The light at the end of the tunnel: new producers for your reopening lists
If you're anything like us, you'll have been internally cheering since the government's announcement that hospitality doors will gradually be allowed to reopen from April on. So, with the light at the end of the tunnel inching ever closer, we're bringing you three brand-new producers, perfect for sprucing up your wine list.
With spring, summer, and beer gardens aplenty on the horizon, these are producers to bring a touch of sunshine into your wine list, blast away the unpleasant cobwebs of the past year, and provide your customers with the perfect drink to accompany a return to normality. Read on to see who's joined the portfolio...
Richard and Leslie Balfour-Lynn launched their winery from their country estate
'Napa in England': Balfour Wines
Not for nothing did Oz Clarke say of Hush Heath Estate, home of Balfour wines, "It could be Napa Valley, rather than England." Although Richard and Leslie Balfour-Lynn's winery set out as a small passion project - barely a handful of vineyards on their country estate - this stunning winery now sprawls over 400 acres of Kent's rolling hills, and is one of the most important proponents of wine tourism in the country.
Estate aside, the wines are the real star of the show here. Ditching his city job after the 2008 stock market crash, Richard had barely begun pursuing winemaking as a full-time career before his 2004 Balfour Brut Rose stormed the 2008 IWC Awards, knocking several more established wineries' offerings out of the its way as it scooped the coveted Best English Wine trophy. Fame followed; from being an official wine partner at the 2012 London Olympics, to serving the first English wine ever on a first class BA flight, it quickly became clear that Hush Heath Estate and its Balfour range were here not only to stay, but to conquer.
Nowadays, Balfour wines fly the flag for English viticulture across the globe, and every year thousands visit the winery to enjoy stunning vineyard walks, ancient woodlands, and tastings of some of the very best the UK has to offer. Freshness and precision are hallmarks of the Balfour range, and a distinctively British bouquet of balance, vibrant acidity, and elegance shines through in these personality-packed wines.
The Okanagan Valley is one of the world's most exciting terroirs
Canadian champions: Mission Hill
When a winery is named its country's 'Winery of the Year' a whopping six times, you know it's time to take notice. Mission Hill, though, doesn't rest on its laurels. In fact, it's all go for this boundary-pushing pioneer of the Okanagan Valley, whose quality winemaking is recognised globally for revolutionising perceptions of Canadian wine.
Although the Okanagan Valley was largely unknown as a viticultural region when founder Anthony von Mandl stepped up to the challenge of launching a winery there, he knew that it would be a success. Why? Well, boasting possibly the most diverse soil of any wine region, the valley's optimal climate sees it receive three hours more sunlight each summer day than California's Napa, balanced by cool nights and minimal rainfall. Which, all in all, sets it up to produce some pretty phenomenal wines.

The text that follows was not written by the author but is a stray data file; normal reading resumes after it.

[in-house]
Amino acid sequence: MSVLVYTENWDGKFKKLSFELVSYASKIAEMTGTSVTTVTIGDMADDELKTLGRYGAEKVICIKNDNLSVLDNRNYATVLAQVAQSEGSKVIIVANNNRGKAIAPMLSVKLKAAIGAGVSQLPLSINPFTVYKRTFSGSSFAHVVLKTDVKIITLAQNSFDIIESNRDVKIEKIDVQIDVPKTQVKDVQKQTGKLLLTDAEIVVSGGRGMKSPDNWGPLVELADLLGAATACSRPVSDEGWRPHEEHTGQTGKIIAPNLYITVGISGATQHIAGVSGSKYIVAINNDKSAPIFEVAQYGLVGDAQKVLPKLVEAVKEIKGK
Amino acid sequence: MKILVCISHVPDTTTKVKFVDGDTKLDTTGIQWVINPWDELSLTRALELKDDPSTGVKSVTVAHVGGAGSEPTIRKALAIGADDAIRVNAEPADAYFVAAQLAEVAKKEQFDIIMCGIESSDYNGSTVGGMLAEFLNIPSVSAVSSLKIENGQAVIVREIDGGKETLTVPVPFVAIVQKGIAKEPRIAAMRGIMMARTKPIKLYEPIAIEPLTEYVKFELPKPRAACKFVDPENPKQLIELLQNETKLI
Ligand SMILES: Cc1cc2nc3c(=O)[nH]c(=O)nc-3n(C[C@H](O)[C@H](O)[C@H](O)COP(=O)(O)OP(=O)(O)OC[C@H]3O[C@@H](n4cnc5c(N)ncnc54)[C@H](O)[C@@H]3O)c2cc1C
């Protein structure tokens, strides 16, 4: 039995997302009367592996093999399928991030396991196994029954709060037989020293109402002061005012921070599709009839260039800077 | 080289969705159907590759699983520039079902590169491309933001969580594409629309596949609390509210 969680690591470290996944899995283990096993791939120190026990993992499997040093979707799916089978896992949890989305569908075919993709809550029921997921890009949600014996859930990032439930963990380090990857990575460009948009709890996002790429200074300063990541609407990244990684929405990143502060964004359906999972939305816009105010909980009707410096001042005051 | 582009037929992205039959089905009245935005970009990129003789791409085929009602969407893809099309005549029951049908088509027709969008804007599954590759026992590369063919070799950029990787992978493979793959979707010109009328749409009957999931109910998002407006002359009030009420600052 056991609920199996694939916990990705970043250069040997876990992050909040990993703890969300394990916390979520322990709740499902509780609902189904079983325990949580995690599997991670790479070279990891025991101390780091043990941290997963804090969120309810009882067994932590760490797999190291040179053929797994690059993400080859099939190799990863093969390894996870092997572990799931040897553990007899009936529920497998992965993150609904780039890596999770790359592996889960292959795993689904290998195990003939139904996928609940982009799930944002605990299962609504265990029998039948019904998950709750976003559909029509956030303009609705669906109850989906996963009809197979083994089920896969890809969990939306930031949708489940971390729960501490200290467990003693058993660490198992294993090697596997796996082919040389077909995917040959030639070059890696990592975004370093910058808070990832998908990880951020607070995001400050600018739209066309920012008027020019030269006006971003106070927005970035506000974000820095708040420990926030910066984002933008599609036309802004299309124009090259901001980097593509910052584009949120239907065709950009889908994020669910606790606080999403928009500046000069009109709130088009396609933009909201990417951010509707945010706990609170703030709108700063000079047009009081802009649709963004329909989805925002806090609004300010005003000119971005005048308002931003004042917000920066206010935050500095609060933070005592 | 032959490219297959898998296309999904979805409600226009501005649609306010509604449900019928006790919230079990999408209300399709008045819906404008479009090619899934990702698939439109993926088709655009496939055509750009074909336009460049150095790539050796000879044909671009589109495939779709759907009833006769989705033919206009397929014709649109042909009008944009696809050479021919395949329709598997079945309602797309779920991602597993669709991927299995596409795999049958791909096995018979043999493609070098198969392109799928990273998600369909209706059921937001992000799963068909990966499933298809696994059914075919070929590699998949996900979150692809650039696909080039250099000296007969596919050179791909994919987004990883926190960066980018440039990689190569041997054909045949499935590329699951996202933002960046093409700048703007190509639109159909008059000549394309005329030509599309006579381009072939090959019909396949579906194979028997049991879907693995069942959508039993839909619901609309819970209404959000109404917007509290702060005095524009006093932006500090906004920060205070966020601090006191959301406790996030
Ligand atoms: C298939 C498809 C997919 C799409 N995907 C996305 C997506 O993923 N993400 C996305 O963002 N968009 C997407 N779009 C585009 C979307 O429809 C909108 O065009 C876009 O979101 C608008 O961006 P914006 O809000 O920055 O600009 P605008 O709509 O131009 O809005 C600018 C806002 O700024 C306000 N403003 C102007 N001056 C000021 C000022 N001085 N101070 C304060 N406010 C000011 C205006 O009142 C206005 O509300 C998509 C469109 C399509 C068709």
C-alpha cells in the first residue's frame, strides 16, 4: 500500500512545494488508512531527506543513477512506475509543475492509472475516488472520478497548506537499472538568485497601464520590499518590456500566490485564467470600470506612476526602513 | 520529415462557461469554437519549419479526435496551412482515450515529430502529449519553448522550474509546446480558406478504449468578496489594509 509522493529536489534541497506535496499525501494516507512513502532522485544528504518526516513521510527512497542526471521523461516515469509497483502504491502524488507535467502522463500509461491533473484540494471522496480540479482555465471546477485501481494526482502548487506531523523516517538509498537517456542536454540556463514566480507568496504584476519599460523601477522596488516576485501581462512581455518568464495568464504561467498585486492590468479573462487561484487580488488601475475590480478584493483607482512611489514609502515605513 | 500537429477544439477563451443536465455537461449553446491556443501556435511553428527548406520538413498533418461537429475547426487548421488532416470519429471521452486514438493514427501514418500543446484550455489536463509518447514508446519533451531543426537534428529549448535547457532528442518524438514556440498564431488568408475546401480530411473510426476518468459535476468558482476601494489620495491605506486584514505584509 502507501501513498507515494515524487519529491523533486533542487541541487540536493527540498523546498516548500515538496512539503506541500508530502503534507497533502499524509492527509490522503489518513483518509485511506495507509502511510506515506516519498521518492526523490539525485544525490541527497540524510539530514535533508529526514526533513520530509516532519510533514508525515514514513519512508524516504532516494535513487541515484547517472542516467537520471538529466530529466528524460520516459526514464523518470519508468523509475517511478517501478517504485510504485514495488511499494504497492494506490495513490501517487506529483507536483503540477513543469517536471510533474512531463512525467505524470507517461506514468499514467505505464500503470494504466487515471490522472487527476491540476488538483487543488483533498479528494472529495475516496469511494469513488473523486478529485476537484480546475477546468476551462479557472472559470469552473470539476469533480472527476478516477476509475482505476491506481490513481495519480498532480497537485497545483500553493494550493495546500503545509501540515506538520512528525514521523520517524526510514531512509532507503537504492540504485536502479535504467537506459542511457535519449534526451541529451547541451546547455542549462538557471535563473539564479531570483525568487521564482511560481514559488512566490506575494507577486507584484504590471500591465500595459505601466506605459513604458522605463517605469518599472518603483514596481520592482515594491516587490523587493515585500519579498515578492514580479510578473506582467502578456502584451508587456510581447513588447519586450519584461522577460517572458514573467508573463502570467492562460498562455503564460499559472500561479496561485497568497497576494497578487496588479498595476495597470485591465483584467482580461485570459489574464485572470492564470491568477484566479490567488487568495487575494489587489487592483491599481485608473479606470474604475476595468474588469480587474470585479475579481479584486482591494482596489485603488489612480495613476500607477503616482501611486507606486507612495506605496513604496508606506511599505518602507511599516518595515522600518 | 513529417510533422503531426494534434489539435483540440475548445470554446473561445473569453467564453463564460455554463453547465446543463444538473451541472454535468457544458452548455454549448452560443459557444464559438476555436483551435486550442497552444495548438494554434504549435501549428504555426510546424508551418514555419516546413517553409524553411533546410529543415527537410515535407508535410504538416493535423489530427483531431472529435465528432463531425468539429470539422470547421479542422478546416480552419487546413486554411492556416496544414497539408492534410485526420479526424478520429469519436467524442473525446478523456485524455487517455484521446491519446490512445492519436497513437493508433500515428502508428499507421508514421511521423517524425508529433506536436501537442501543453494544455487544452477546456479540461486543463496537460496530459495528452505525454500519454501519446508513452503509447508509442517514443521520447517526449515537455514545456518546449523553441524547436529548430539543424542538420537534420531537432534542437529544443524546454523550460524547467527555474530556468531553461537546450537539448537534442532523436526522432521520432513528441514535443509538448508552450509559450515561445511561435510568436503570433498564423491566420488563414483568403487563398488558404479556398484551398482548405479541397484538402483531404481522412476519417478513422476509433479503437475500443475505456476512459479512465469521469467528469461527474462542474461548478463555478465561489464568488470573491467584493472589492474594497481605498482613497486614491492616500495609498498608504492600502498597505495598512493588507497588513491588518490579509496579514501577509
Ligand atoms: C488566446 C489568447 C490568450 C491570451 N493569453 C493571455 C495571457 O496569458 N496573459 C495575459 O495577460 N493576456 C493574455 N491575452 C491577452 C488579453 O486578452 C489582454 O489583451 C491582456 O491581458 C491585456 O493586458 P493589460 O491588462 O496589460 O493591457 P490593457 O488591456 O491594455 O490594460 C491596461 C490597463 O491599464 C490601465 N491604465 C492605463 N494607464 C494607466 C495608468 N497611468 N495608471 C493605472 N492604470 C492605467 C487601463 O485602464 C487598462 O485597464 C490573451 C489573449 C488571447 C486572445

In just over three decades, Mission Hill's dedication to sustainable farming, organics, and cultivating this extraordinary terroir has led to a staggeringly impressive portfolio. The winery is often hailed as 'Versailles of the Valley,' producing Bordeaux-style reds alongside elegant Pinot Noirs and aromatic whites that have, over the years, amassed a bevy of awards too long to list. Every wine captures its vineyard's unique, distinct geology and microclimate, amplifying the subtle differences of each site in the region.
Lavender fields and pine forests shelter the vineyards at Chateau de Berne
Provencal perfection: Chateau de Berne
Nothing goes with summer sun quite like Provence rose, and no-one is as quintessentially Provencal as Chateau de Berne. Nestled in the undulating hills of the Haut Var, this historic estate boasts south-facing vineyards that receive up to 3000 hours of sunshine a year, sheltered by stretches of pine forest and lavender fields as far as the eye can see.
But this idyllic corner of the world has been producing wine long before Provence rose shot to popularity on UK shelves - and even before the fruits of Bordeaux and Burgundy made it to these shores. Located on the Aurelian Way, a Roman road linking Italy and Spain, Chateau de Berne was an important trading post for wines over two millennia ago. And while Roman wine merchants may be a thing of the past, wines of exceptional quality - good enough to be transported to Italy, Spain, and beyond - remain.
Although the estate produces whites and reds, it is their roses that take centre stage. Crafted from vineyards in organic conversion, Chateau de Berne's team of expert viticulturalists blend tradition with modern techniques to produce a range of elegant rose wines that balance rounded acidity with subtle fruit, and embody the inimitable personality of Provence.